Last week’s urge for telling stories bleeds into this week, inspiring a wide range of narratives, some of which can be classified as tall tales about big fish, while other tales simply stick to the facts. While this penchant for narrative is pervasive and perhaps entertaining, it isn’t easy discerning fact from fiction, and that inability to get to the truth is certain to cause meltdowns, yours or others’. The problem with all these stories is that we’ve been in a cultural spin cycle for so long (way before Mr. Trump declared “spin” a government policy) that it keeps getting harder and harder to remember that truth isn’t relative. Opinions about how to interpret facts are, yes, but not truth itself. For example, climate crisis is reality. Yet how we react to that truth has morphed into endless and mostly bogus spin, or, politely put, “myriad interpretations,” all based on the prime motive of distorting reality for personal, political, or corporate purpose and profit.
I’m thinking about this not only because we’re stuck in an endless loop of lies, but because I am also dumbfounded by the ongoing struggle between fact and fiction. Last week, I heard someone describe Mueller in a stunning way: “His brand is truth.” His brand is truth? When did truth become a brand? Did I miss an important transition? Or am I still not fully adjusted to the deep rabbit hole of Wonderland?
Don’t misunderstand: I know reactions to reality are human and they occur every minute of every day—that’s life in the emotional world, as Spock might advise. And as Kirk or McCoy would point out, sometimes those feelings are valid because they move us into necessary action; when those feelings are a response to danger, I’m glad for a quick response. But I’m not happy when the truth is distorted for personal gain. The constant erosion of truth mirrors the deadly soil erosion happening in too many vulnerable places on our home planet; literally and figuratively, our ground of being is being worn away, which will ultimately lead to an awful fate.
In case you’re wondering why I’m harping on climate change and truth, I’m reading The End of Ice: Bearing Witness and Finding Meaning in the Path of Climate Disruption by Dahr Jamail. I happened upon it through the review and interview linked below, and while the book is a terrifying and heartbreaking read, Jamail’s work illustrates how the climate crisis mirrors our global psychic condition, a condition we bear witness to every day as all the structures of our world—physical, mental, emotional, and spiritual—are challenged by the great global catharsis we are currently caught in; a crisis that isn’t going away anytime soon.
From an astrological perspective, Jupiter is the source of storytelling; it’s currently retrograde in Sagittarius, the Sign that loves a yarn, and this week, Venus, the goddess of love and beauty, currently in Aries, trines Jupiter, forming a positive interaction with the potential to weave the fabric of adventurous romance. Just be aware that we are also in the midst of a Mars/Jupiter opposition, a tense combination that teeters wildly from one extreme to another, so anticipate lots of mood swings and indecision about what’s next.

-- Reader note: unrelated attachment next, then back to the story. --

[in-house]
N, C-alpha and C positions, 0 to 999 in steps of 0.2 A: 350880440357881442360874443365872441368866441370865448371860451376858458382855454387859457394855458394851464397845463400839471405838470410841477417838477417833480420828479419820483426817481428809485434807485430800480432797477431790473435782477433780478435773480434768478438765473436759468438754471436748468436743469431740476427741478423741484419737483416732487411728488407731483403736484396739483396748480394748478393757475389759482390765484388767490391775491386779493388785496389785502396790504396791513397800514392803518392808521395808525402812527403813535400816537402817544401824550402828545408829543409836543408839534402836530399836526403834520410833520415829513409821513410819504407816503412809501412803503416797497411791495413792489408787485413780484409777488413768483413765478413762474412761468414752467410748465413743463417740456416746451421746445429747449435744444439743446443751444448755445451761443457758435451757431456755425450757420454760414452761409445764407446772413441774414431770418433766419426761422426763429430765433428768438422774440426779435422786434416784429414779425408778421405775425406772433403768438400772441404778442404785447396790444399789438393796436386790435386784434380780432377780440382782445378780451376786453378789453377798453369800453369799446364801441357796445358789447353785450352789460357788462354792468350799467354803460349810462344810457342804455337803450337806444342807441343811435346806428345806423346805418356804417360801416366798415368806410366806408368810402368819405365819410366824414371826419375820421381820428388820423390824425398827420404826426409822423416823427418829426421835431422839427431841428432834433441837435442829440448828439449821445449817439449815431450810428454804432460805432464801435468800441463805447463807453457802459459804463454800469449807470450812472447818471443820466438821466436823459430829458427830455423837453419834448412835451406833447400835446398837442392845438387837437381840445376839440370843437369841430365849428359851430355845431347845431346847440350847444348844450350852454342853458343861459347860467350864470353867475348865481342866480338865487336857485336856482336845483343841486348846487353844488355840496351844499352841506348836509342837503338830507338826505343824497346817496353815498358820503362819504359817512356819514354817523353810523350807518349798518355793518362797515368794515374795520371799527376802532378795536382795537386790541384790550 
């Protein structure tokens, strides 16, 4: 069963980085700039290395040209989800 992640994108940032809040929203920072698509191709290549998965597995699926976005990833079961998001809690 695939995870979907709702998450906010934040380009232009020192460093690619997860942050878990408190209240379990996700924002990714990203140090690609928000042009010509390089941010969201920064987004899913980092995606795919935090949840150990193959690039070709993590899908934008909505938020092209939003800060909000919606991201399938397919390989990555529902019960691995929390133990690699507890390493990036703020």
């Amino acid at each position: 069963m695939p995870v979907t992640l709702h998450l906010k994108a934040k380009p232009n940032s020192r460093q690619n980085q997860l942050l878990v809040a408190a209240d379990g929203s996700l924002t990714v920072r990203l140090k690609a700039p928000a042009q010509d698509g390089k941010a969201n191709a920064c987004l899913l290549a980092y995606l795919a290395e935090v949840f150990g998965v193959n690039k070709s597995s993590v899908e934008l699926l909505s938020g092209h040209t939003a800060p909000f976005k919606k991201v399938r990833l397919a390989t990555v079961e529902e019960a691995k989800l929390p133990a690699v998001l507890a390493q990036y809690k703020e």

Jupiter is also within range of a square to Neptune, a fractious interaction that interferes with the ability to tell the truth without embellishing the facts. This square will be with us for the next couple of months; it’s exact the second half of June, but given the retrograde cycles of both Jupiter and Neptune, its influence is with us until November. As this square coalesces with the mood swings of the Venus/Mars/Jupiter interaction, you could delude yourself about love, so pay attention to the details of your romantic escapades and whether you’re spinning a love story based on wishful thinking or on reality.
For those who simply want life to return to normal—that is to say, want a return to the regular routines of daily life without a lot of fuss and muss—this week is your best shot. The ongoing Saturn/Pluto conjunction, retrograde in Capricorn forms a trine to the Sun in Taurus this week and next, and as part of Saturn’s and Pluto’s retrospective as well as the positive interaction with the Sun, there is a potential for a grounded, almost realistic (but not too pessimistic) approach to regular routines. This powerful trine also supports efforts to plant gardens of every variety, whether actual flower or vegetable gardens, or multidimensional expanses of creative endeavors
A Mercury/Uranus conjunction in Taurus amplifies innovation, especially when it comes to creative ideas. Mercury symbolizes the mind. Uranus signifies innovation, which means you can use this positive interaction to conjure creative ideas. It’s in effect through Sunday, so whether or not you have access to a physical garden, use this powerful mental might to plant gardens of ideas about how you can move forward on innovative footing.
We are at a crucial turning point in our evolutionary process and we need to rise to the occasion of our most conscious selves. Each of us is facing the challenge of soul-forging, especially as we deal with the dilemmas of our times, difficulties that express themselves as a battle between awareness and ignorance, apathy and concern. As you continue to write your personal story, be sure to spend a moment on how you want to handle your participation in the narrative.
When Jamail was asked how he deals with “the weight of this material” about climate crisis—how he copes with the reality of the problem—he quotes Vaclav Havel: “Hope is not the conviction that something will turn out well but the certainty that something is worth doing no matter how it turns out.” These words offer a brilliant antidote to the hopelessness many of us are now wrestling with… wise words to keep in mind during the coming weeks and months.